Nutrient Content – an overview | ScienceDirect Topics

Mineral Solubilization and Enhanced Nutrient Uptake

Soil nutrient content is an significant factor that influences the proliferation and bioactivity of plant emergence promoting fungi. Growth promotion has been observed to be greatest in soils where alimentary and/or mineral contentedness is depleted. In several instances it was determined that the limiting factor in crop render was nitrogen. In a field trial on corn, T. harzianum T22-treated plants were perceptibly green and larger than control plants. The number of ears increased from 1447 to 1995 twelve ears/ha and yields increased from 4940 to 7184 kg/ha ( Harman and Bjorkman, 2005 ). The mechanism of this plant growth promotion was deemed to be enhanced uptake of minerals and ammonia water nitrogen by the roots. Research has shown that corn roots colonized by T. harzianum T22 require 40 % less nitrogen fertilizer than corn with roots lacking the fungus. Since there is likely to be restrictions placed on the practice of nitrogen fertilizers in many countries, this attribute shown by many Trichoderma species, may provide farmers with an alternate management exercise to maintain high gear agricultural productivity.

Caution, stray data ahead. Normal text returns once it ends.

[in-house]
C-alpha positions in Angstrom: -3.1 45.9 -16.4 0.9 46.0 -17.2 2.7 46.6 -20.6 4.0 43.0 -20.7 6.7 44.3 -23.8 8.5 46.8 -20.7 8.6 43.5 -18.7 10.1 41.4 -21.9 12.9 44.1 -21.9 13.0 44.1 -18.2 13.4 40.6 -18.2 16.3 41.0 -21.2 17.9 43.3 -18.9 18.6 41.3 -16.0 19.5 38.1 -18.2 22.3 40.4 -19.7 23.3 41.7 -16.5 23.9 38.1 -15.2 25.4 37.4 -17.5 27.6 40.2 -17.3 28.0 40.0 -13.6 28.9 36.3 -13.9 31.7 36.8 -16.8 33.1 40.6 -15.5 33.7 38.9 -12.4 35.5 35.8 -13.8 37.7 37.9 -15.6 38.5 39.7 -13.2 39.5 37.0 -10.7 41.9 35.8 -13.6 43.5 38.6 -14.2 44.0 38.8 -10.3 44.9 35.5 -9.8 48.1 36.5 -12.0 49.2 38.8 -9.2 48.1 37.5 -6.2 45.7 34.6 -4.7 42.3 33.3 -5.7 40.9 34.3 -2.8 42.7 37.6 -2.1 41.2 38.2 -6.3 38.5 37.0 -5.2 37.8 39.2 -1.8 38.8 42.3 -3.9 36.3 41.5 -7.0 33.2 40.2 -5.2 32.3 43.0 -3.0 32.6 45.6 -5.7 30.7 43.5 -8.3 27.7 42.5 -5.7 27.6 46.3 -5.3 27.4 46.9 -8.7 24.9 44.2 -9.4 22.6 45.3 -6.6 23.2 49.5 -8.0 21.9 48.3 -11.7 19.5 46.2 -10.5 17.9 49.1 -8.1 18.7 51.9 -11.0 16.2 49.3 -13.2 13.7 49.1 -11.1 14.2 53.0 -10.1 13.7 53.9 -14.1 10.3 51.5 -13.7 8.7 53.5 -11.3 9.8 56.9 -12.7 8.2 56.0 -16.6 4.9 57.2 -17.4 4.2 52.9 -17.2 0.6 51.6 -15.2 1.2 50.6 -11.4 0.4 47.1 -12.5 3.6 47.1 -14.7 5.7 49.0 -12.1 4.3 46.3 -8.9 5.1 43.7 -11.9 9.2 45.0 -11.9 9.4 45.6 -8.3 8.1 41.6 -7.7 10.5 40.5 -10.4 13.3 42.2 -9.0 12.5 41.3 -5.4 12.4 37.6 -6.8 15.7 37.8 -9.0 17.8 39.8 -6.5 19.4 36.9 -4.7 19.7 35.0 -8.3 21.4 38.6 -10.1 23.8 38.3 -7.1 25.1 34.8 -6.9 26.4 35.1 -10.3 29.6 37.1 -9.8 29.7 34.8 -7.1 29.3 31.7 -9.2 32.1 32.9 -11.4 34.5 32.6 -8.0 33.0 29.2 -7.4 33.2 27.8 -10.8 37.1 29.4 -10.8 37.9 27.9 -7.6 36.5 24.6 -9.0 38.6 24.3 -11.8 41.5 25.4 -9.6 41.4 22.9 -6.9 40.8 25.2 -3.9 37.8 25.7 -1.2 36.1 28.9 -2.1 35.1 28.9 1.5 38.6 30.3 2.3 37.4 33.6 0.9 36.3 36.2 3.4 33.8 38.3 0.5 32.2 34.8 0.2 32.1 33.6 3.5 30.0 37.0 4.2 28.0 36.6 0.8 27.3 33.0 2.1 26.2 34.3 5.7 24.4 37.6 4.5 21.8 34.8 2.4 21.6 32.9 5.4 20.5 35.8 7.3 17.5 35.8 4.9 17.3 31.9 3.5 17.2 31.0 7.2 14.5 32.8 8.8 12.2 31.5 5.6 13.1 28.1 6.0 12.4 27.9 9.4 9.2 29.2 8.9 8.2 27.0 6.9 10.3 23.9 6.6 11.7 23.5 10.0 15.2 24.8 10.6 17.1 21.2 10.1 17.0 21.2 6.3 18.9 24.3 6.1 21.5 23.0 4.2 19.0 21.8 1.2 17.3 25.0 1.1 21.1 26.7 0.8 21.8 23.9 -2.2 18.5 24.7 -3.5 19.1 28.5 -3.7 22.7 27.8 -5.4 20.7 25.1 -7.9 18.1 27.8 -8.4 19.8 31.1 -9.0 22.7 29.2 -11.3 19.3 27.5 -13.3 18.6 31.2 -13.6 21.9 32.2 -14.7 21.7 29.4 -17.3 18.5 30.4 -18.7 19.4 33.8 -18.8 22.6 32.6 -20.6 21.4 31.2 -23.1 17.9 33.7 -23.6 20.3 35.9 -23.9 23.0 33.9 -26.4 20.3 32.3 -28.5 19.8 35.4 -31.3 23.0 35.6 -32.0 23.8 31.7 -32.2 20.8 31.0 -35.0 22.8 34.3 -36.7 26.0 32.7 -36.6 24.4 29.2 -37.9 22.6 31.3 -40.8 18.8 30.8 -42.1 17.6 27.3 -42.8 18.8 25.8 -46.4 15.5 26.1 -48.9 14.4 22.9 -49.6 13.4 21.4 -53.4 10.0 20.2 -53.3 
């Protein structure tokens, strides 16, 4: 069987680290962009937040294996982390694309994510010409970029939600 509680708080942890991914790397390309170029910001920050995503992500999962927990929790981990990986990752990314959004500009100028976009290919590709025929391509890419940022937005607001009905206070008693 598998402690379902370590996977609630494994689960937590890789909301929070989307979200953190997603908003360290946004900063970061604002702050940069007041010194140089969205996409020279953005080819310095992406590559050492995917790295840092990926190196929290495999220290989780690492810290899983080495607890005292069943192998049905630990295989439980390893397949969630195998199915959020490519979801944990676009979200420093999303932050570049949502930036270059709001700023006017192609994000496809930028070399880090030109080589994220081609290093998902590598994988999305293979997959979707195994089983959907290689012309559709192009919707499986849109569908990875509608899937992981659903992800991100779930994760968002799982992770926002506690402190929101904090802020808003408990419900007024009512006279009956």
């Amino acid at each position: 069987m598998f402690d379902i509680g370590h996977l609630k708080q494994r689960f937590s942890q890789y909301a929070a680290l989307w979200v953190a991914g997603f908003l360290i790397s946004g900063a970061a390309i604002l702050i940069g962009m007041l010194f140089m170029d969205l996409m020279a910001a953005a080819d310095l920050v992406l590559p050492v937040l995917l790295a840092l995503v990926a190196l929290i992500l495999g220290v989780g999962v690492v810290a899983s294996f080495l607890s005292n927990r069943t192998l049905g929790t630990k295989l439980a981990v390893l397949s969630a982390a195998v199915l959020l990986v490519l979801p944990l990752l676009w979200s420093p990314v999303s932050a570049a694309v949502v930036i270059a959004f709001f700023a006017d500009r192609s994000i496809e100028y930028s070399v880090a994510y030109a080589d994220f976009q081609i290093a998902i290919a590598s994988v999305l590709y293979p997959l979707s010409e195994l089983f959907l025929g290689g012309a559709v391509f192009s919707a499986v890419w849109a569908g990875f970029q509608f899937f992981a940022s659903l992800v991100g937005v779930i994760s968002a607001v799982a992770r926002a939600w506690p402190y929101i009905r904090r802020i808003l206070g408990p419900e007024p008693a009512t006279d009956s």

It has besides been reported that T22 can solubilize a range of plant nutrients such as rock phosphate, Fe3+, Cu2+, Mn4+ and Zn0 that may be unavailable to plants in certain soils ( Altomare et al., 1999 ; Harman et al., 2004b ). similarly, T. harzianum 1295-27 was shown to solubilize phosphate and micronutrients that could then be made available for establish growth ( Altomare et al., 1999 ; Whipps, 2001 ). The Trichoderma was shown to be able to reduce insoluble Mn4+ to soluble Mn2+, Cu2+ to Cu1+, and Fe3+ to Fe2+. Benitez et aluminum. ( 2004 ), reported that Trichoderma can produce organic acids such as citric, gluconic or fumaric acids that lower land ph and thereby permit the solubilization of phosphates. When Trichoderma GT2-1-colonized barley grains were incorporated in brown loam dirt, 4-week-old wheat seedlings had enhanced uptake of inorganic minerals in Trichoderma-treated pots compared with the master ( e.g. P 17.13 μg/kg compared with 11.76, K 70.53 μg/g compared with 46.47 ) ( Shivanna et al., 1994, 1995, 1996 ). Trichoderma harzianum 25-92 ( conidium 108 g−1 mixed into the dirt before planting ) importantly increased newly and dry weights of chickpea by 50–63 % and 24–42 %, respectively, and besides increased root length by 25 %. The number of etymon tips increased by 30–95 % and there was a significant increase in chlorophyll content of leaves ( 33.25 spad units compared with 26.6 in the manipulate ). The authors postulated that the underlying mechanism was related to increased uptake of phosphorus and other minerals ( Jyotsna et al., 2008 ).

These examples show that Trichoderma species have across-the-board ranging abilities to solubilize plant nutrients such as phosphorus and micronutrients including copper, iron, manganese and zinc, thereby making them available to plants for enhanced growth capability.

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